It is recommended that compost piles should begin at air temperatures and then heat up to 110 to 160 degrees Fahrenheit before gradually dropping back down over a course of several weeks. High temperatures speed up the decomposition as well as killing weed seeds and diseases. You can use a compost thermometer, but it is not necessary. If your entire pile freezes solid during the winter, it will be ok. The pile will thaw, and the microbes return to begin decomposing your pile when the warmer temperatures begin.
The items below can be helpful for composting indoors and outdoors:
1. Compost Bin for Kitchen Counter: Stainless Steel Countertop Compost Container as 1.3 Gallon Indoor Compost Bucket or Counter Composter Pail with Lid, 50 Compost Bags, and 6 Charcoal Filters, Turquoise
This Compost Bin for Kitchen Counters, by Modern Barnhaus, is perfect for small kitchens or apartments. It has a charcoal filter to help your kitchen stay odor free as well as biodegradable liner bags, a user manual, and helpful tips for composting magnet.
This Indoor Food Compost Bin, by Bamboozle, is 7”x7”x8.75”. It is biodegradable, dishwasher safe, and is made from bamboo. It come in natural or graphite color.
This 10.8”x5.8”x11.8” compost container by YukChuk has a 1.5 gallon capacity. The container was featured in the November 2019 issue of Martha Stewart Living Magazine.
4. SCD Probiotics All Seasons Indoor Composter, Easy Start Countertop Kitchen Compost Bin with Bokashi – Easily Compost Indoors, Low Odor, Beginner Friendly – K200 Black, Recycled Plastic, 5 gal
This is one of the largest indoor composters available. It helps you recycle food waste and contains both the 5-gallon countertop compost container as well as Bokashi compost starter. It doesn’t require assembly and is everything you need to get started composting and lower your carbon footprint.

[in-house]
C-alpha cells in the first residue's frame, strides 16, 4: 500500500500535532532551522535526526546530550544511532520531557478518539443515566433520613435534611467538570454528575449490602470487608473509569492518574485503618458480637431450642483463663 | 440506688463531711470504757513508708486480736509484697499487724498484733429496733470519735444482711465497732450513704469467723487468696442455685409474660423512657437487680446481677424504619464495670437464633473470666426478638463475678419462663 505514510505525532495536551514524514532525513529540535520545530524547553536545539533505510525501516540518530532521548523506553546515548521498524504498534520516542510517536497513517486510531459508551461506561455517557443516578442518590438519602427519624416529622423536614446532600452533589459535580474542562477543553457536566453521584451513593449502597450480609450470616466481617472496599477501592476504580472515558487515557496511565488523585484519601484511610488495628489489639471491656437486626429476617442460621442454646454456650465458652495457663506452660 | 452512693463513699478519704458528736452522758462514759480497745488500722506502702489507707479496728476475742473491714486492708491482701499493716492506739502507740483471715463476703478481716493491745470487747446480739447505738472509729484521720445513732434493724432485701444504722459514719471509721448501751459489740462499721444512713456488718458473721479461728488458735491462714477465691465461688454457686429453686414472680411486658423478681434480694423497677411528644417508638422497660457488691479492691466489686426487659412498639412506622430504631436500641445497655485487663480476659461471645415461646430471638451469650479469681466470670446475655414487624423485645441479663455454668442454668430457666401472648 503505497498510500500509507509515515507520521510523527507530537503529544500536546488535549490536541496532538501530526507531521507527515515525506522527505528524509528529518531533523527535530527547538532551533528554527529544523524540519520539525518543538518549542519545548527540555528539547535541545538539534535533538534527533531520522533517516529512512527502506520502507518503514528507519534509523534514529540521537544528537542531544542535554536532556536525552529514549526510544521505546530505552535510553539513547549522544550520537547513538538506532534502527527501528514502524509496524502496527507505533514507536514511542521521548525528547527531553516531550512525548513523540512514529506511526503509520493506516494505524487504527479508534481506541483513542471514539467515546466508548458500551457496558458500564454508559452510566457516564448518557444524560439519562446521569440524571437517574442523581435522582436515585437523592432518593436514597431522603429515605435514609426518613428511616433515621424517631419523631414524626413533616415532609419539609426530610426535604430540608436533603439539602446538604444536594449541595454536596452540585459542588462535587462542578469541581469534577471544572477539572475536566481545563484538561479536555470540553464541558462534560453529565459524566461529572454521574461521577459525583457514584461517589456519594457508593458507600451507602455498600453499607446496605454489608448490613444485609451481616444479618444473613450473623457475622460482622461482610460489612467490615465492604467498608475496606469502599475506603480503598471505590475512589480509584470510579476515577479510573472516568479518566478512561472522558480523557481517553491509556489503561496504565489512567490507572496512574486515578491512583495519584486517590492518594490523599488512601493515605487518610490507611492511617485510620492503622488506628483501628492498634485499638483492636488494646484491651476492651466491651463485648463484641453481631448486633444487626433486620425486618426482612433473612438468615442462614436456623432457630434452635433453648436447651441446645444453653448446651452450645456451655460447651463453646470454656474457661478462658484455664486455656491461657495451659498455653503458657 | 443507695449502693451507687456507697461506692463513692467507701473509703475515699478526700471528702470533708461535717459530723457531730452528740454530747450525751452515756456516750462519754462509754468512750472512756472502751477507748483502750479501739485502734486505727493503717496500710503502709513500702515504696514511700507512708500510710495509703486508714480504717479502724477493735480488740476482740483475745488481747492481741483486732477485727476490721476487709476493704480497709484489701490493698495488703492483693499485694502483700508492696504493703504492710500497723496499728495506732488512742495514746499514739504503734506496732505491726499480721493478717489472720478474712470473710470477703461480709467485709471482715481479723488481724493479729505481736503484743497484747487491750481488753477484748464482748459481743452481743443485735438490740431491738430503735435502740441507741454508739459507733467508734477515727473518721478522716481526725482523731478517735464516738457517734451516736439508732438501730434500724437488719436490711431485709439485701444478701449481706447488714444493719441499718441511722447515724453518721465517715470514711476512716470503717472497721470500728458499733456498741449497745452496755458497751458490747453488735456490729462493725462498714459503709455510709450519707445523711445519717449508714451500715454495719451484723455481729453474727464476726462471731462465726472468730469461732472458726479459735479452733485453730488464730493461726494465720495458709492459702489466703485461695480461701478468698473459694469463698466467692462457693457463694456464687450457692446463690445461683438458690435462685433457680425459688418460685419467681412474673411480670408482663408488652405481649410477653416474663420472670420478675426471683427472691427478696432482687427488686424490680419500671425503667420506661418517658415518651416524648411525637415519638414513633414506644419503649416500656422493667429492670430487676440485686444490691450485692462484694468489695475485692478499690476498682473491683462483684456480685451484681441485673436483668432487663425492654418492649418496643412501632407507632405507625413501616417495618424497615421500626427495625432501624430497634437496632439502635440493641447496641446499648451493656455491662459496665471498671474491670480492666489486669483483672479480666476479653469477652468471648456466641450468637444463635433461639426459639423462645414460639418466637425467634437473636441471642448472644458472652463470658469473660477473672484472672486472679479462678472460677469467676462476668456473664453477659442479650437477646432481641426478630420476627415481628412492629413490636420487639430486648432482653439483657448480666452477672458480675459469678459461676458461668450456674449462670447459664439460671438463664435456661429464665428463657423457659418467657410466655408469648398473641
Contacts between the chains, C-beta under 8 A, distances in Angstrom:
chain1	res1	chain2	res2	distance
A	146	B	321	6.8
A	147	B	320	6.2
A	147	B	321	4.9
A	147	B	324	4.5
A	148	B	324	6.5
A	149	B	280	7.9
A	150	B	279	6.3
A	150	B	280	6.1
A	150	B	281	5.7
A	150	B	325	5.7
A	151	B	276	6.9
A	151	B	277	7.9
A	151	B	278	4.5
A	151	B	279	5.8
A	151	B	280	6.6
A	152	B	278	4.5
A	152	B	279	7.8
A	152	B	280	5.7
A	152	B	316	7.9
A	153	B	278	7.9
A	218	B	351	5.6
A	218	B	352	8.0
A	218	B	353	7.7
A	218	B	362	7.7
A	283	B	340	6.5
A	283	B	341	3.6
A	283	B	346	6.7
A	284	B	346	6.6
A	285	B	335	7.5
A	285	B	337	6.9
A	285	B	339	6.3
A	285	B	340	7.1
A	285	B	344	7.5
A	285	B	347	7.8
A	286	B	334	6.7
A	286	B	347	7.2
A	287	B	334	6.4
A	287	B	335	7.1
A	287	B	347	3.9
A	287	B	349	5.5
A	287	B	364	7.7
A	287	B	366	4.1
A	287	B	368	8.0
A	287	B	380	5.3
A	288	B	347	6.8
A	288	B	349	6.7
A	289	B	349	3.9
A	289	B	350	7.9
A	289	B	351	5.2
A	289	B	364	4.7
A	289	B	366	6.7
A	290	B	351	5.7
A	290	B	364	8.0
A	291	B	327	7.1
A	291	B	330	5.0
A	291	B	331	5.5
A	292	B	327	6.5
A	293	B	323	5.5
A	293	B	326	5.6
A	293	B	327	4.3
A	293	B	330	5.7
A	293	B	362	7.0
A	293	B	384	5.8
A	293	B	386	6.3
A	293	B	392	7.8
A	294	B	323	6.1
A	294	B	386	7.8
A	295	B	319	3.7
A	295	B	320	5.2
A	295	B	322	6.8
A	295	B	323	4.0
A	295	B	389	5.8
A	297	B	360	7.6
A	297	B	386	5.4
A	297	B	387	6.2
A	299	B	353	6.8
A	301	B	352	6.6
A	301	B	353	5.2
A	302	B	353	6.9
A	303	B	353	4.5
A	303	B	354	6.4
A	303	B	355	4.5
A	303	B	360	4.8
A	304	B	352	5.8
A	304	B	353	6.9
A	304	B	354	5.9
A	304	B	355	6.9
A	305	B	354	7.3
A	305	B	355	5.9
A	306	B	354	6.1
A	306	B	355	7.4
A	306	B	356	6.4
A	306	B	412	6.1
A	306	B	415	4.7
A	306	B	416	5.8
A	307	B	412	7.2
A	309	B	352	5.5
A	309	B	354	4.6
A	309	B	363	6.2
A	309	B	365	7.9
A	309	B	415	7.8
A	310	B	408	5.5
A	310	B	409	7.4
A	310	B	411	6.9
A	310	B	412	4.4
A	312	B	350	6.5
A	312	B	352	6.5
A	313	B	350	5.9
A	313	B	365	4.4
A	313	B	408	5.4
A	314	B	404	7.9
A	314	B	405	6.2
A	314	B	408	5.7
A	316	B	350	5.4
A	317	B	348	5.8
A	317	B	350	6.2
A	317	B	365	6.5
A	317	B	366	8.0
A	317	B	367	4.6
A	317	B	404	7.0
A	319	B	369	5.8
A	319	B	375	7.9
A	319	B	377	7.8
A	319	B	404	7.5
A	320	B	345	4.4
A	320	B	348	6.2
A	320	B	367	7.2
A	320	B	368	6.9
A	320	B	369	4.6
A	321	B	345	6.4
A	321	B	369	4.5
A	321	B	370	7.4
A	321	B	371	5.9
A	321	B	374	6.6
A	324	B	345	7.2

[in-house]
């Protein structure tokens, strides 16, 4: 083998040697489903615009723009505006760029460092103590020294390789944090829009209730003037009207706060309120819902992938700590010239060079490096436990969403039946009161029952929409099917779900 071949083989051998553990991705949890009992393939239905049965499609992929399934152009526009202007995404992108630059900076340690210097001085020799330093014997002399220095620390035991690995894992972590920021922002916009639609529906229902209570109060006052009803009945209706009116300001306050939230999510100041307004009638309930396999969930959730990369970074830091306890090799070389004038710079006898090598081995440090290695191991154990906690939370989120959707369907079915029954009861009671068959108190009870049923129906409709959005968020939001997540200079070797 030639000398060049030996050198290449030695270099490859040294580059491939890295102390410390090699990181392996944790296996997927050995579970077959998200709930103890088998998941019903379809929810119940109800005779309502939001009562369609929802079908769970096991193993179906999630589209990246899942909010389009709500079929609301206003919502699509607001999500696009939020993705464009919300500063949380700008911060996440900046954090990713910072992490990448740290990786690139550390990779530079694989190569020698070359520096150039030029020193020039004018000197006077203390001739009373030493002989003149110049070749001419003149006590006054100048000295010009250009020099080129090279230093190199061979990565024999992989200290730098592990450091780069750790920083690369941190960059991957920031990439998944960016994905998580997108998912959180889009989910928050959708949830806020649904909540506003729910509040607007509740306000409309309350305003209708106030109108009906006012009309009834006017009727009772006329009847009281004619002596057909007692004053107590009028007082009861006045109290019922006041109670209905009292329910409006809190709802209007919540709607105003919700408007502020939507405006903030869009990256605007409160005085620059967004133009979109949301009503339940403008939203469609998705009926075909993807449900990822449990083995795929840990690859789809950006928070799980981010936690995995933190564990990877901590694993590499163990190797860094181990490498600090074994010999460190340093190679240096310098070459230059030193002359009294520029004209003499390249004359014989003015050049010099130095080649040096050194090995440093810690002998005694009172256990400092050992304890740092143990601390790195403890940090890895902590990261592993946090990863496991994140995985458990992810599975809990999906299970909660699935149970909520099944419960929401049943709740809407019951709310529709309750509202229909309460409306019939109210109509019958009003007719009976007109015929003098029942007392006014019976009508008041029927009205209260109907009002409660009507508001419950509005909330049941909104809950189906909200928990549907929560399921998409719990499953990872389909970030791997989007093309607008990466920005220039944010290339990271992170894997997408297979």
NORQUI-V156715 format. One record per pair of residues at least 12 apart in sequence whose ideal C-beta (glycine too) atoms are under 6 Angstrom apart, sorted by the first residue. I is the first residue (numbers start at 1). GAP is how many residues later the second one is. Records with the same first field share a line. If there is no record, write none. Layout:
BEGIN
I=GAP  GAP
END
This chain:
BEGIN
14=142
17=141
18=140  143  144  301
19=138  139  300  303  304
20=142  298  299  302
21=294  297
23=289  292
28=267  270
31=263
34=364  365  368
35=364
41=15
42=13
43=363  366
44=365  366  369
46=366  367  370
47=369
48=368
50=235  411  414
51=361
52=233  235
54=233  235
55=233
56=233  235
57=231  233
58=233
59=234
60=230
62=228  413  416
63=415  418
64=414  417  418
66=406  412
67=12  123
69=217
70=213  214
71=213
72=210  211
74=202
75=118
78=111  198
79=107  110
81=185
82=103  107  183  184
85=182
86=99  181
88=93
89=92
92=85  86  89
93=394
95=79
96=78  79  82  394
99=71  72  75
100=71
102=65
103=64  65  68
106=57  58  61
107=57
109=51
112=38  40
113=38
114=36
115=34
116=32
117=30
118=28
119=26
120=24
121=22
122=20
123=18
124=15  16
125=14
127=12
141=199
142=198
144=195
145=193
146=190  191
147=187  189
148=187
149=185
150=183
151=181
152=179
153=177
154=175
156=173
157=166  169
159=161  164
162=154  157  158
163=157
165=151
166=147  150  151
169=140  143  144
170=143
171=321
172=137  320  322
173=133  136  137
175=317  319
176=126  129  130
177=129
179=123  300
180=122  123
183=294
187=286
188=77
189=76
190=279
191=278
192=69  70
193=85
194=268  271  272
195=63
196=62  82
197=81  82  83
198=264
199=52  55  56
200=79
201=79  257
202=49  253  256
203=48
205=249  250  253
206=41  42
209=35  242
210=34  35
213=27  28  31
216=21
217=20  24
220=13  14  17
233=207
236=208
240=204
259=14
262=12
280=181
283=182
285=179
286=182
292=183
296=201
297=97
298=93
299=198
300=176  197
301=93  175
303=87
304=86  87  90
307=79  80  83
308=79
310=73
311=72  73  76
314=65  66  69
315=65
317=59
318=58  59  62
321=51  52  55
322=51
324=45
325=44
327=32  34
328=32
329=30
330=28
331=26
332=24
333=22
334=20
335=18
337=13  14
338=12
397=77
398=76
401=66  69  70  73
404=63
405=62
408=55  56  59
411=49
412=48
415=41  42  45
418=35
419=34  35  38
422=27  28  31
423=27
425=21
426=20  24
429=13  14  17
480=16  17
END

1. Compost Soil Thermometer by Greenco, Stainless Steel, Celsius and Fahrenheit Temperature Dial, 20 inch Stem
This 20” compost soil thermometer by Greenco Gardening is made with a reinforced welded bolt between the dial and the stem. The color-coded temperature ranges from 40-180 degrees Fahrenheit and 17.77-82.22 Celsius in 2 degree increments.
2. General Tools PT2020G-220 Analog Soil and Composting Dial Thermometer, Long Stem 20 Inch Probe, 0 to 220 degrees Fahrenheit (-18 to 104 degrees Celsius) Range
This composting thermometer by General Tools is easy to read. It is rustproof and long-lasting steel probe. The probe is 20 inches long. The temperature range is 0 to 220 degrees Fahrenheit.
The 36-inch compost thermometer by REOTEMP is made in the USA and measures from 0 to 200 degrees Fahrenheit. The dial is hermetically sealed, so it won’t fog up. It is an all stainless steel construction.
A compost tumbler especially designed to make the composting process easy and more effective. Its dual chambers treat the soil waste to decompose in a natural way. It features aeration holes and air vents with two sliding doors to allow the right amount of oxygen to get inside the compost for quicker and better results.
This is the original 8-sides dual chamber tumbling composter. A tumbling composter means you’ll avoid digging and mixing your compost by hand. Turn it 5-6 times a day every 2-3 days and you can compost within as little as 2 weeks.
3. Miracle-Gro Large Dual Chamber Compost Tumbler – Easy-Turn, Fast-Working System – All-Season, Heavy-Duty, High Volume Composter with 2 Sliding Doors (2 – 27.7 gallon / 105 Liter)
Miracle-Gro helps you grow your plants, now they can help you add nutrients back to your soil to make your plants flourish. The unit comes with two 27.7 gallon chambers for a total of 55.4 gallons with a 2-year warranty.